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Bag groceries at the market down the road. Because your mom

says you need the money. Because you need the money. Paper

or plastic? Don’t mess this up. You know how Cheryl gets. Eggs

and bread on top, meat on its own. Carry them out. Hold them

from the bottom, thank them for shopping, wish them well on

their way. Ask for time off. Let your boss yell. Miss your

brother’s state championship. He doesn’t win, anyway.

Work as a groundskeeper. Wake up at eight o’clock, wipe sweat

from your eyes for forty hours a week when they told you

twelve. Drink your jug of water, feel the warm liquid coat your

tongue, drown each defiant word. Not too long, now. You don’t

get paid to stand around. Tomorrow, pray for rain. Give a silent

devotion as the trees cower beneath the white noise thundering

down. Swear when the sun miraculously rips through.

Wash dishes at your local movie theater. You want to work in

film, so it’s almost the same thing. Just try not to cry while

you’re here. You only started this week and you need them to

like you. Yes, you’re limping, and yes, there’s blood, but no one

needs to know. When the cook asks if you’re okay, tell her

you’re a bit sick, that’s all. Then smile. Like you’re happy to be

here. Because you are. You really are.

After your shoes have drowned with your dreams in the mop

water, your palms pruned flesh, go home. Watch the town roll

by in bright swirls. When you stop at the light by the gas station,

don’t imagine your future: the words you will not write, the

places you will not go. Ignore the ache that sits under your skin.

The relentless coming and going these nights will bring. Don’t

cry. Please, don’t cry. All right, you can cry. Just remember to

go on green.

Lay awake that night. The night after that, too. Head into work

with your eyes on the ground. When they ask how you’re doing,

say, Fine. It’s better that way. Hobble through the kitchen and

hope the crashing dishes and sizzling stoves will be louder than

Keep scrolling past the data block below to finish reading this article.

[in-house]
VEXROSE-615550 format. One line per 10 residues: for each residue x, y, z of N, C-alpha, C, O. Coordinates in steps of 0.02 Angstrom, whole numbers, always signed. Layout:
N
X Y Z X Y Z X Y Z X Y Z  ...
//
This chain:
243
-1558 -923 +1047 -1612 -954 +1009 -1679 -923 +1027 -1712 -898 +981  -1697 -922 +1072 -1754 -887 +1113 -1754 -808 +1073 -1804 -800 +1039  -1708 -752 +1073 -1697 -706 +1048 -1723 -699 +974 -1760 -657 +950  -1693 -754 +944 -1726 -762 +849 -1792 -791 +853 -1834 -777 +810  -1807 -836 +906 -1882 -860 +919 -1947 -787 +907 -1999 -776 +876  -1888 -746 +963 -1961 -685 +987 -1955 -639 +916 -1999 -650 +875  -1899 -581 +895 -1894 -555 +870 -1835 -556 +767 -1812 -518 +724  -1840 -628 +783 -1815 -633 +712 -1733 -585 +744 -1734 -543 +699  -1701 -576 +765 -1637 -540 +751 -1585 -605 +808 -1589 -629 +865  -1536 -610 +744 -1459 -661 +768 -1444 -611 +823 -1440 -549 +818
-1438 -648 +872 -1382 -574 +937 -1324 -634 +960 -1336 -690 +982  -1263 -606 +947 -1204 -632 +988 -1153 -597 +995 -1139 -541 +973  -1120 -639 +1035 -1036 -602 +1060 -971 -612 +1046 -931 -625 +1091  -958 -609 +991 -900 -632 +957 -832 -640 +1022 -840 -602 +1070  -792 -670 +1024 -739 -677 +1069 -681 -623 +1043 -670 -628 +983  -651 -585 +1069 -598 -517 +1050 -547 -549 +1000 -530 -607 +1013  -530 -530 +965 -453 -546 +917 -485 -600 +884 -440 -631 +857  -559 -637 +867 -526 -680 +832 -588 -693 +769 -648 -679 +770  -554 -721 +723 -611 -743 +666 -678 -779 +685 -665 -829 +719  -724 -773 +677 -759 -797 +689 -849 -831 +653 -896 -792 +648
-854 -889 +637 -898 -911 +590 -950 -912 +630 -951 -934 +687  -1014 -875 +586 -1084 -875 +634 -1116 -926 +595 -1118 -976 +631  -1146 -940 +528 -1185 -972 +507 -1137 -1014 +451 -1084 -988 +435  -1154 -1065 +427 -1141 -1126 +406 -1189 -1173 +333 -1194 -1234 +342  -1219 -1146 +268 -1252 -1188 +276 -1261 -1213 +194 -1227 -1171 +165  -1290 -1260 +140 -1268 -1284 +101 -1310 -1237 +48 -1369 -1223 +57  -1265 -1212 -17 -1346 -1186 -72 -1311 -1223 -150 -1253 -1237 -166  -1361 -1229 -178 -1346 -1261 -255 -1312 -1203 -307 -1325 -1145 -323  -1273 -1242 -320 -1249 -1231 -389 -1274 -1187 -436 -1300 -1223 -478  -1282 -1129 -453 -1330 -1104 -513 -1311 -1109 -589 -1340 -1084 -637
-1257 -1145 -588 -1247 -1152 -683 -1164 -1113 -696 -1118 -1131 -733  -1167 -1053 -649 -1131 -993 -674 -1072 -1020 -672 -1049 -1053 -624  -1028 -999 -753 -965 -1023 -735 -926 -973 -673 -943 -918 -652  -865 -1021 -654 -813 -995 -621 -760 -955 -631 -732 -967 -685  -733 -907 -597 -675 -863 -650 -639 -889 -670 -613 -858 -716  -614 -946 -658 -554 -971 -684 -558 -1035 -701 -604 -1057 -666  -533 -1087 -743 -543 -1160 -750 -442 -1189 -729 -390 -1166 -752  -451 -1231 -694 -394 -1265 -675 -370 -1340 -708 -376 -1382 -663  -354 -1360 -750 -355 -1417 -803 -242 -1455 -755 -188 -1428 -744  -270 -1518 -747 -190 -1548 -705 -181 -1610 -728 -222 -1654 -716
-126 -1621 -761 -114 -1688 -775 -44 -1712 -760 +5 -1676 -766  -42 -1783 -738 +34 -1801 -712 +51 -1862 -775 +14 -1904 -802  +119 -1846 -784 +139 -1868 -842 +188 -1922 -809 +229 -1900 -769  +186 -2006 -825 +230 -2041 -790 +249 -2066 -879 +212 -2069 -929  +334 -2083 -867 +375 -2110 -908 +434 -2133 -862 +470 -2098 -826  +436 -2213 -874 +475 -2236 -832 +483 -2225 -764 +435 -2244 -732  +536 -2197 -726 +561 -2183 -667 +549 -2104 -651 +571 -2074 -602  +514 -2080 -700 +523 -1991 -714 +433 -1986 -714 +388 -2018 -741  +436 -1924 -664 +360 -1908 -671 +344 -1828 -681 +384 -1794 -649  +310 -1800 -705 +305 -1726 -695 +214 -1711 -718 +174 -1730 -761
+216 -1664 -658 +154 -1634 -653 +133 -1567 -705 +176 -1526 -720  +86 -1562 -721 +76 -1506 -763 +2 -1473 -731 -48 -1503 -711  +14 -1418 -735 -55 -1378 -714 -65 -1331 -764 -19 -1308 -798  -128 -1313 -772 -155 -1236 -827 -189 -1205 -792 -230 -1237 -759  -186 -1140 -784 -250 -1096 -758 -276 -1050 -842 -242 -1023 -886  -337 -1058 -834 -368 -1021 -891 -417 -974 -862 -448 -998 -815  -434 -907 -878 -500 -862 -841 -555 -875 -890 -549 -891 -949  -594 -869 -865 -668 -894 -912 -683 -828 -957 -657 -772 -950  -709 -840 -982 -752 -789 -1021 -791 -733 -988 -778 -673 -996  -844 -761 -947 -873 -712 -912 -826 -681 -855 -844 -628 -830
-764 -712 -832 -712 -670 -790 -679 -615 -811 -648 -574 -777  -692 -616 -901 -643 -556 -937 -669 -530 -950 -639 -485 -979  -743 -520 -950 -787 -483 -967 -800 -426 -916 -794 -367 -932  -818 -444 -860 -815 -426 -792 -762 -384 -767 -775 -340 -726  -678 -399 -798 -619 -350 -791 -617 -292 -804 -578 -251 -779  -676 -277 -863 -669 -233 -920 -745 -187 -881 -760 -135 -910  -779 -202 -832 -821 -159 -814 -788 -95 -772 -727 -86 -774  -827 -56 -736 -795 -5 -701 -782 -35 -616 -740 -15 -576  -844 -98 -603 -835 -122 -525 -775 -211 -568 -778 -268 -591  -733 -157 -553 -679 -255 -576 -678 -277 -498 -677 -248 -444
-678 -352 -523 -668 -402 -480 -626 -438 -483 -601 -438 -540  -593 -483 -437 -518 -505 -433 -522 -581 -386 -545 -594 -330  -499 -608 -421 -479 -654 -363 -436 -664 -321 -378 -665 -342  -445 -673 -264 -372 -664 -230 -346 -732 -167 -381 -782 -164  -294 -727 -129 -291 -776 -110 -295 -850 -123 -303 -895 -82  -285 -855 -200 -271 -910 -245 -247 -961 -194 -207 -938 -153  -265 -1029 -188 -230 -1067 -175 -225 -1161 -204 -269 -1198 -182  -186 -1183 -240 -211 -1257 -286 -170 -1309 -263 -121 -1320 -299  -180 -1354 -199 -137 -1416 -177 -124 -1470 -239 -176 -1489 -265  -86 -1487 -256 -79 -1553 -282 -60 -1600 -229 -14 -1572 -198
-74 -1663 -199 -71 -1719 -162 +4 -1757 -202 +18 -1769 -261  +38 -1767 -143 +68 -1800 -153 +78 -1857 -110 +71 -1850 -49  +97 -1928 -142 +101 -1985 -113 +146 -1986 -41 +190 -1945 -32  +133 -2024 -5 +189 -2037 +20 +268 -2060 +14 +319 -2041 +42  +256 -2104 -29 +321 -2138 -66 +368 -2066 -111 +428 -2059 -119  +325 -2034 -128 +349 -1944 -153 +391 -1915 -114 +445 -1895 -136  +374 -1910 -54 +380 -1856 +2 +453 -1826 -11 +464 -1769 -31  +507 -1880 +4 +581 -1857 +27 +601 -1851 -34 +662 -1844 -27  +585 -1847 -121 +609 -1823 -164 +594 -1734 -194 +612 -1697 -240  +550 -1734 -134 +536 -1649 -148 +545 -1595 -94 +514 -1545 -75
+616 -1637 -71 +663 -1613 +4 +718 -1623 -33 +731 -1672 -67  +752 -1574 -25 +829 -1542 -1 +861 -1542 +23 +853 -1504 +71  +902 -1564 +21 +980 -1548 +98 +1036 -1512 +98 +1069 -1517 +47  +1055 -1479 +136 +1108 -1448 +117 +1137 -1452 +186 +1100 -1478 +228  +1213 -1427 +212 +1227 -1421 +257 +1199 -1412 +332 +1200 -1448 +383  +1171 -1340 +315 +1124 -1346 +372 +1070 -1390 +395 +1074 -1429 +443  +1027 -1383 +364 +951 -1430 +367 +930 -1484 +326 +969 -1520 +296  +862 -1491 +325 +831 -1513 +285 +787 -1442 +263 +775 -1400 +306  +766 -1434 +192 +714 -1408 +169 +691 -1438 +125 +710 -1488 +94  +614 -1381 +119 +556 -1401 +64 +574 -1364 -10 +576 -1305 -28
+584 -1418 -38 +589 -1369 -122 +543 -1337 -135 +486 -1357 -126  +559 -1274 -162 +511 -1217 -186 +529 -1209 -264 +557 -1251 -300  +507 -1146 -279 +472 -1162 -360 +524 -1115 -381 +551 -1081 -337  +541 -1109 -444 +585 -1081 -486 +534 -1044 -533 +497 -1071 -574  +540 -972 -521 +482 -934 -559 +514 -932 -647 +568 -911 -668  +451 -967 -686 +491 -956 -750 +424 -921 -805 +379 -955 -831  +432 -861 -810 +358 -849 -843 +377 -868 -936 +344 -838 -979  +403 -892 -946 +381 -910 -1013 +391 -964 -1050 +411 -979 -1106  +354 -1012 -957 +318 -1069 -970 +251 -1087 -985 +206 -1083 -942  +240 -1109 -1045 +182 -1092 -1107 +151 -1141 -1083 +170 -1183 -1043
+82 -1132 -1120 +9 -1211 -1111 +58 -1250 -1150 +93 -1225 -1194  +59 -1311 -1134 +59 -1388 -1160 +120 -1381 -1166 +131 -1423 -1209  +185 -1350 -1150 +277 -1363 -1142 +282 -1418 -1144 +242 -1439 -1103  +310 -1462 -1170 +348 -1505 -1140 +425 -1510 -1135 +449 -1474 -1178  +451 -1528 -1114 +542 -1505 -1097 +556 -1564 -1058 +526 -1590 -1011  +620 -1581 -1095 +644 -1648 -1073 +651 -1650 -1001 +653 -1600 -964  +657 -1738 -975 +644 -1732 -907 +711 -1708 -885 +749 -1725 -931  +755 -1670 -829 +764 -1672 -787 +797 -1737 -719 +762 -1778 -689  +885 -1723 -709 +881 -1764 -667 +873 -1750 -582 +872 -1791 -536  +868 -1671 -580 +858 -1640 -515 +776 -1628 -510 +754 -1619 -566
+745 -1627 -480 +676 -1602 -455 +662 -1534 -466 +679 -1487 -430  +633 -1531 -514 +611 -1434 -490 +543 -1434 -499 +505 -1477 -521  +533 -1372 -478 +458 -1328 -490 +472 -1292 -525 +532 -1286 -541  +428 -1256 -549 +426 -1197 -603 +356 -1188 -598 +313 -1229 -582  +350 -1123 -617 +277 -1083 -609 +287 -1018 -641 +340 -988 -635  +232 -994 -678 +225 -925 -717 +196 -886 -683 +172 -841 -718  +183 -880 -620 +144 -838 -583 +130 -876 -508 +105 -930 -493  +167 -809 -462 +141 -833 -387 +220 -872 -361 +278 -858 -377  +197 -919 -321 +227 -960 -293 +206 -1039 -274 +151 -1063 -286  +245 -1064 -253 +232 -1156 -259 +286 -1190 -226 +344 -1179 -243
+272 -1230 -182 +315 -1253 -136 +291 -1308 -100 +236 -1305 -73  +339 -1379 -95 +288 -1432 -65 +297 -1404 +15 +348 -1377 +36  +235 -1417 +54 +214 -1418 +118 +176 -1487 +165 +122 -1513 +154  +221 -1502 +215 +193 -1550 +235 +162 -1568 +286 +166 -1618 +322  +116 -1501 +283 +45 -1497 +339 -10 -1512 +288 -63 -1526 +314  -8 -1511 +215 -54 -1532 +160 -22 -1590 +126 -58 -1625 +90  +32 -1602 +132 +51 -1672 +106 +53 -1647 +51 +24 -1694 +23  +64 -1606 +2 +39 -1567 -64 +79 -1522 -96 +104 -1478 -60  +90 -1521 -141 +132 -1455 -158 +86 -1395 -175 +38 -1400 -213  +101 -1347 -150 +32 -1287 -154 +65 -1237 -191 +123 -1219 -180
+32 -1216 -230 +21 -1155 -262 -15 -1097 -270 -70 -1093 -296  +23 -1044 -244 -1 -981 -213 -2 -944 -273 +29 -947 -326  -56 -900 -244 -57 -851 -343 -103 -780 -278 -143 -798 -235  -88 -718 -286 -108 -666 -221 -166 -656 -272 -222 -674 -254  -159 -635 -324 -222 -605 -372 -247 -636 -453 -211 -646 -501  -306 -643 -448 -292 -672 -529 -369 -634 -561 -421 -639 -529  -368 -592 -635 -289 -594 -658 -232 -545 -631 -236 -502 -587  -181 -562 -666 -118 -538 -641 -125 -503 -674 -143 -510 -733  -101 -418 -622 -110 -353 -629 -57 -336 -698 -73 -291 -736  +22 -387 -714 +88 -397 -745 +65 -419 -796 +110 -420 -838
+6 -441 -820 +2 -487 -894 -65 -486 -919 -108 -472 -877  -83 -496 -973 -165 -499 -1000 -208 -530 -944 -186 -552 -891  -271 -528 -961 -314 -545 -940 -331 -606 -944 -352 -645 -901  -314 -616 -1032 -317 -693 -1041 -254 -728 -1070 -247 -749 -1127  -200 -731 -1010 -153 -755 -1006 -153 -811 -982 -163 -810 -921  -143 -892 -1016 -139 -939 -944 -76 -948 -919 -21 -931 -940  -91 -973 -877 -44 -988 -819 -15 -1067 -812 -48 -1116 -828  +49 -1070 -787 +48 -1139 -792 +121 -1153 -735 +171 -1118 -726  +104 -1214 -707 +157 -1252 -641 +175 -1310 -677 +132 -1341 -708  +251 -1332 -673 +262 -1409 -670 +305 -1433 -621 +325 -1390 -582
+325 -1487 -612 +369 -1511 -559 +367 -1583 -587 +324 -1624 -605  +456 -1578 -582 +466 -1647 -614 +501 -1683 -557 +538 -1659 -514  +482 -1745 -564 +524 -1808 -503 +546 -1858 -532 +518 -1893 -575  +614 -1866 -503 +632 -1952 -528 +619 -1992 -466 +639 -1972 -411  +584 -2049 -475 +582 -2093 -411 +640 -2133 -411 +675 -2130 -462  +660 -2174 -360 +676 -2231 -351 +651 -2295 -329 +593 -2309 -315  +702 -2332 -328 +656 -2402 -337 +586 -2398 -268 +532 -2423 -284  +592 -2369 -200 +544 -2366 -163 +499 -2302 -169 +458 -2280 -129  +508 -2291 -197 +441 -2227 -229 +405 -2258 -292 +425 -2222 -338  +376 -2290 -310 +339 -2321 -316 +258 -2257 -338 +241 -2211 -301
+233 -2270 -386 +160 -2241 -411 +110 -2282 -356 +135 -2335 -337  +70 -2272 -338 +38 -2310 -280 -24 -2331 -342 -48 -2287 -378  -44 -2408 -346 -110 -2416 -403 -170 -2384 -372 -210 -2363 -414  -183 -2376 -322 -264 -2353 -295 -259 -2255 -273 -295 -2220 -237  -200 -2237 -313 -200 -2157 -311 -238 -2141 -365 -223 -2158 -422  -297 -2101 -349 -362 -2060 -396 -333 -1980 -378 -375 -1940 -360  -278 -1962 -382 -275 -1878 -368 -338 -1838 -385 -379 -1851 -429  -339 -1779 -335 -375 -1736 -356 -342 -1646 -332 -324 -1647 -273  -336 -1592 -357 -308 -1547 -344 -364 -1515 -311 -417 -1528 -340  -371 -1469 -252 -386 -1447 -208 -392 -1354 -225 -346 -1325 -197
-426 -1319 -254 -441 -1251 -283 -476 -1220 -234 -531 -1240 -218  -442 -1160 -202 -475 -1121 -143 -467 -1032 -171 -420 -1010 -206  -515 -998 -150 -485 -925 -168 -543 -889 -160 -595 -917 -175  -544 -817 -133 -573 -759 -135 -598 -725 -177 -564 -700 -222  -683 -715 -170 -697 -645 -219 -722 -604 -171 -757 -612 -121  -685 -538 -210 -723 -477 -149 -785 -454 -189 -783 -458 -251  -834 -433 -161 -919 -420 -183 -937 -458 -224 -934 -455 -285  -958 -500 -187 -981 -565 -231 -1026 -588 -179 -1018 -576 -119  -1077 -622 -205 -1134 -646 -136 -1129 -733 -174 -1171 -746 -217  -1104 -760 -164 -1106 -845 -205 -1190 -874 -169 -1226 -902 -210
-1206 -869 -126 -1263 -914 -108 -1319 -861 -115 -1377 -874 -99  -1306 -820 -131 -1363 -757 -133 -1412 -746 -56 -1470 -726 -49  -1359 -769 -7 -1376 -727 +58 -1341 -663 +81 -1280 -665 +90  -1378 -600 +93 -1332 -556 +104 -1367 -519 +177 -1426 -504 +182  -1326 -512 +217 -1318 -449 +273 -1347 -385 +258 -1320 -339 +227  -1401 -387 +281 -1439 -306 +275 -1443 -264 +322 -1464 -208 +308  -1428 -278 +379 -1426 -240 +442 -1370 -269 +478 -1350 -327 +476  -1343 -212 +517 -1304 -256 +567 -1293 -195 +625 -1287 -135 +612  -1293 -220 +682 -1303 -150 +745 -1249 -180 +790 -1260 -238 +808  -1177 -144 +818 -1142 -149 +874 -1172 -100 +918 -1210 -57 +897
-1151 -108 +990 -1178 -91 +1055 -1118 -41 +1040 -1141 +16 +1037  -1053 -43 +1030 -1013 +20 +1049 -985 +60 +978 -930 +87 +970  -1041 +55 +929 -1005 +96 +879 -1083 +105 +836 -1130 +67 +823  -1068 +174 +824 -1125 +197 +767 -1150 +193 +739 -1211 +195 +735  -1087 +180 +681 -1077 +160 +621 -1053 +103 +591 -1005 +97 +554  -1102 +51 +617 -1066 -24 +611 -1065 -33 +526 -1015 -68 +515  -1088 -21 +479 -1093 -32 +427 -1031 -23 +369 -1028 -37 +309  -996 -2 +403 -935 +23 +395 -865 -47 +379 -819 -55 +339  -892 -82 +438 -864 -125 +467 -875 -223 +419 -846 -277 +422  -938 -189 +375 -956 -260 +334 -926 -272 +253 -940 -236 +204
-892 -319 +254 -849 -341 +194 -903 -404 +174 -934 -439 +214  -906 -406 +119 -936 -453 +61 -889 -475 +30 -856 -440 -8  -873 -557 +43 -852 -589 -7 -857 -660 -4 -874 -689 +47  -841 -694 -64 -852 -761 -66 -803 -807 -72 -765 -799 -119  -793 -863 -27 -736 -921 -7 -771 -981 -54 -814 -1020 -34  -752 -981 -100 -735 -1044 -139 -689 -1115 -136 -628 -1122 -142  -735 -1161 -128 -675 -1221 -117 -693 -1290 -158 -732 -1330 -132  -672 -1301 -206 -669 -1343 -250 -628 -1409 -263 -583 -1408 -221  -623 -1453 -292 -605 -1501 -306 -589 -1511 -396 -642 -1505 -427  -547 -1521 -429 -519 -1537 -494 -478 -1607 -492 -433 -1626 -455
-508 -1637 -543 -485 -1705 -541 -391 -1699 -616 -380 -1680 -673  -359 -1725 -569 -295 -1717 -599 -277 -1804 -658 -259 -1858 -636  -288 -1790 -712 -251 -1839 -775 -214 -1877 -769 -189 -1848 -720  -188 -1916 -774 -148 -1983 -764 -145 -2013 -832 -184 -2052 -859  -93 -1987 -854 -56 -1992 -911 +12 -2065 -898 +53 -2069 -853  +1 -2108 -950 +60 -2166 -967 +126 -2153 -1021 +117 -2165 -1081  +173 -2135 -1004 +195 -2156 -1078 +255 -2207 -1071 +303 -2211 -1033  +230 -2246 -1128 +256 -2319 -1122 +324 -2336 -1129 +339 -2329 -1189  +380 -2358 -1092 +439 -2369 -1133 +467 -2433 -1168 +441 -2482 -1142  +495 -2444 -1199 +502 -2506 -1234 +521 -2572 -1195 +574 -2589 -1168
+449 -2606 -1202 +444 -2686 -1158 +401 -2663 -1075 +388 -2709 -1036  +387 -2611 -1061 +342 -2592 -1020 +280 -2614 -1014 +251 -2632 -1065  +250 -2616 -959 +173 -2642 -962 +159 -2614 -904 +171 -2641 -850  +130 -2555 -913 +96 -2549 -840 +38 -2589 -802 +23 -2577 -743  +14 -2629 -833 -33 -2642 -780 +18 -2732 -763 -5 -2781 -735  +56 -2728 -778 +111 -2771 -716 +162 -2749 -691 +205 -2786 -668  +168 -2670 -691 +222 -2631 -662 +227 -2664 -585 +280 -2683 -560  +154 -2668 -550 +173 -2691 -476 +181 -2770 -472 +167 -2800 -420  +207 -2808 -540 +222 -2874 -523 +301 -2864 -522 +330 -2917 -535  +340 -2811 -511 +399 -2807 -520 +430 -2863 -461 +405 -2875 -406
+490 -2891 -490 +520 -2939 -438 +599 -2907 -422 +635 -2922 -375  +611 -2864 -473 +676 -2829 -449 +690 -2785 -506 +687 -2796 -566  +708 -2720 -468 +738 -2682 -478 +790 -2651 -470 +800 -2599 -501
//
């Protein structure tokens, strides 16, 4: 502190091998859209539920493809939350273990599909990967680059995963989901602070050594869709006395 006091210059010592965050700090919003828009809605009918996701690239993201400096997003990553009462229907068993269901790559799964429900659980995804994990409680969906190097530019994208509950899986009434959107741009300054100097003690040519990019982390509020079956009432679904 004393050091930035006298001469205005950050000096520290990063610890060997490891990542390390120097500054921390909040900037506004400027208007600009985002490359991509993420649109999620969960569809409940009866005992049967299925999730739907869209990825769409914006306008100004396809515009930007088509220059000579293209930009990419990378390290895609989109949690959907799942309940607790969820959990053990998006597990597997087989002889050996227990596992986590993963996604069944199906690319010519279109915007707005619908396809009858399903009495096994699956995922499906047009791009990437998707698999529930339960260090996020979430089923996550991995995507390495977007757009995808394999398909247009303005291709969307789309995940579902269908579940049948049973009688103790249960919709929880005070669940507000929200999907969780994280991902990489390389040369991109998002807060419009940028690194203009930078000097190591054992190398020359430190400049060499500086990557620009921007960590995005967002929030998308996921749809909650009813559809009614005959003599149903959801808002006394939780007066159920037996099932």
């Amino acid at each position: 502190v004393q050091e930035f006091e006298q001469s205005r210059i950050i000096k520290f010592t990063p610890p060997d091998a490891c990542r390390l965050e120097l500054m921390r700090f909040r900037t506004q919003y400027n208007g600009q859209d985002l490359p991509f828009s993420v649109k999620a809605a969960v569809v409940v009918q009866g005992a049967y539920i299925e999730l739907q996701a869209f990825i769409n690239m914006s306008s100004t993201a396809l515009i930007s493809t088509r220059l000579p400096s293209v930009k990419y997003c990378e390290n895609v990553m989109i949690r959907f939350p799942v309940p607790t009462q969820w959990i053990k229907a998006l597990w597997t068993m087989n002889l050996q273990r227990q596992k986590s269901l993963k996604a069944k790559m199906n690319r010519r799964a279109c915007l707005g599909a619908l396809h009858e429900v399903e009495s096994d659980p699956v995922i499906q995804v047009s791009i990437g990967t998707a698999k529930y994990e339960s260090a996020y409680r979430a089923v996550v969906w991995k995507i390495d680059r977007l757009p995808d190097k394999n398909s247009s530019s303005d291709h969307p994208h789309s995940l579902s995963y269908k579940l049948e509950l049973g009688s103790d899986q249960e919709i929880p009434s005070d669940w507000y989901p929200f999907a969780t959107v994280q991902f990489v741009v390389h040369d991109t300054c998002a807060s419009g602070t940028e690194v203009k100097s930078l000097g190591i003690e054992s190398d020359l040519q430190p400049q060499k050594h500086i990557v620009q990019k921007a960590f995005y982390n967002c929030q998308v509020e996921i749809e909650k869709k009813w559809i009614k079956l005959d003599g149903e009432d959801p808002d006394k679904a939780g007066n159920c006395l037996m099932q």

the pain. At the end of the night, head out the back door, tell your

boss you missed a phone call from your mom. Call your mom.

Wait by the dumpsters as it rings. Hello? Feel your ribs break.

Tell her you can’t do this. Tell her you thought you could. Tell

her it’s your body, the hours, the people, you don’t know.

Breathe. Wait for her to get your dad on the line. Wipe your eyes.

Breathe. Listen to his voice crack through the speaker. Let the

breeze billow through your clothes. Apologize, to both of them.

For not sticking with it. For not staying quiet. For refusing to

stand here, still in this life.

Why My Brother Refuses to Speak Spanish When My Mom Says Te Amo

Because I don’t want to,

cold and hard like water from the spigot

in our abuela’s bathroom

every morning.

If you want it warm,

you’ll have to heat it on the stove.

I stare at his eyes that remind me

of la cancha when it rains,

our cleats biting into mud

with every dash, our whoops and hollers

swallowed by the thunder above.

Heaven’s a lively bunch.

I dig through the brown,

hoping to pick a truth from beneath

my nails, one that doesn’t crumble

in the heat of the afternoon

or dry with the ring of salt around my neck.

I wonder if, Because I don’t want to, translates

to another language, if it sounds more true.

I wonder if it means

Because I don’t want to be Latino

or because I don’t want to be afraid

or because I don’t want to feel shame

for failing my mother’s tongue, its sharp consonants

pricking my own, the blood spilling with every vowel

until my ancestors surround me, ponder

my face and ripple into silence when they fail

to see their own.

What if I am to be my mother’s son by birth alone.

If, soy un catracho will be a phrase that always struggles

to leave this mouth. ¿Who will water la tierra

con su sangre, alimentar a los niños her bones,

if not me? Because I want to

say, I love you, in more than one way.

In the end, my brother leaves before we can conclude,

and I am stranded in this room with these words, struggling

to swallow every curve and edge. My mother calls out

to me, asks what’s wrong, her voice so foreign and sweet—

like our time in Yoro, when she sliced mangos onto a plate

and handed them to me without my asking

amidst the burgeoning bodies of family bursting through the door,

as if to ask that I end this war, let its remains drip down my chin.

Mi nene, the ants will devour what’s left.

I chew the memory between my lips and meet her concern

with silence. I want to tell her

everything, but I don’t know how to say it.

A few good words with Daren

PDS: As a writer and editor, I think a lot about language—what languages are “mine” in the racist, colonialist project of America? What languages have I lost access to? I mourn the languages that my multilingual immigrant mother didn’t teach me because it was too hard to do it in a country that demands English from everyone. I was drawn to that same sense of loss and longing in your poem, “Why My Brother Refuses to Speak Spanish When My Mom Says Te Amo.” Tell us a little bit about your relationship to language and how it speaks to your identity and your writing.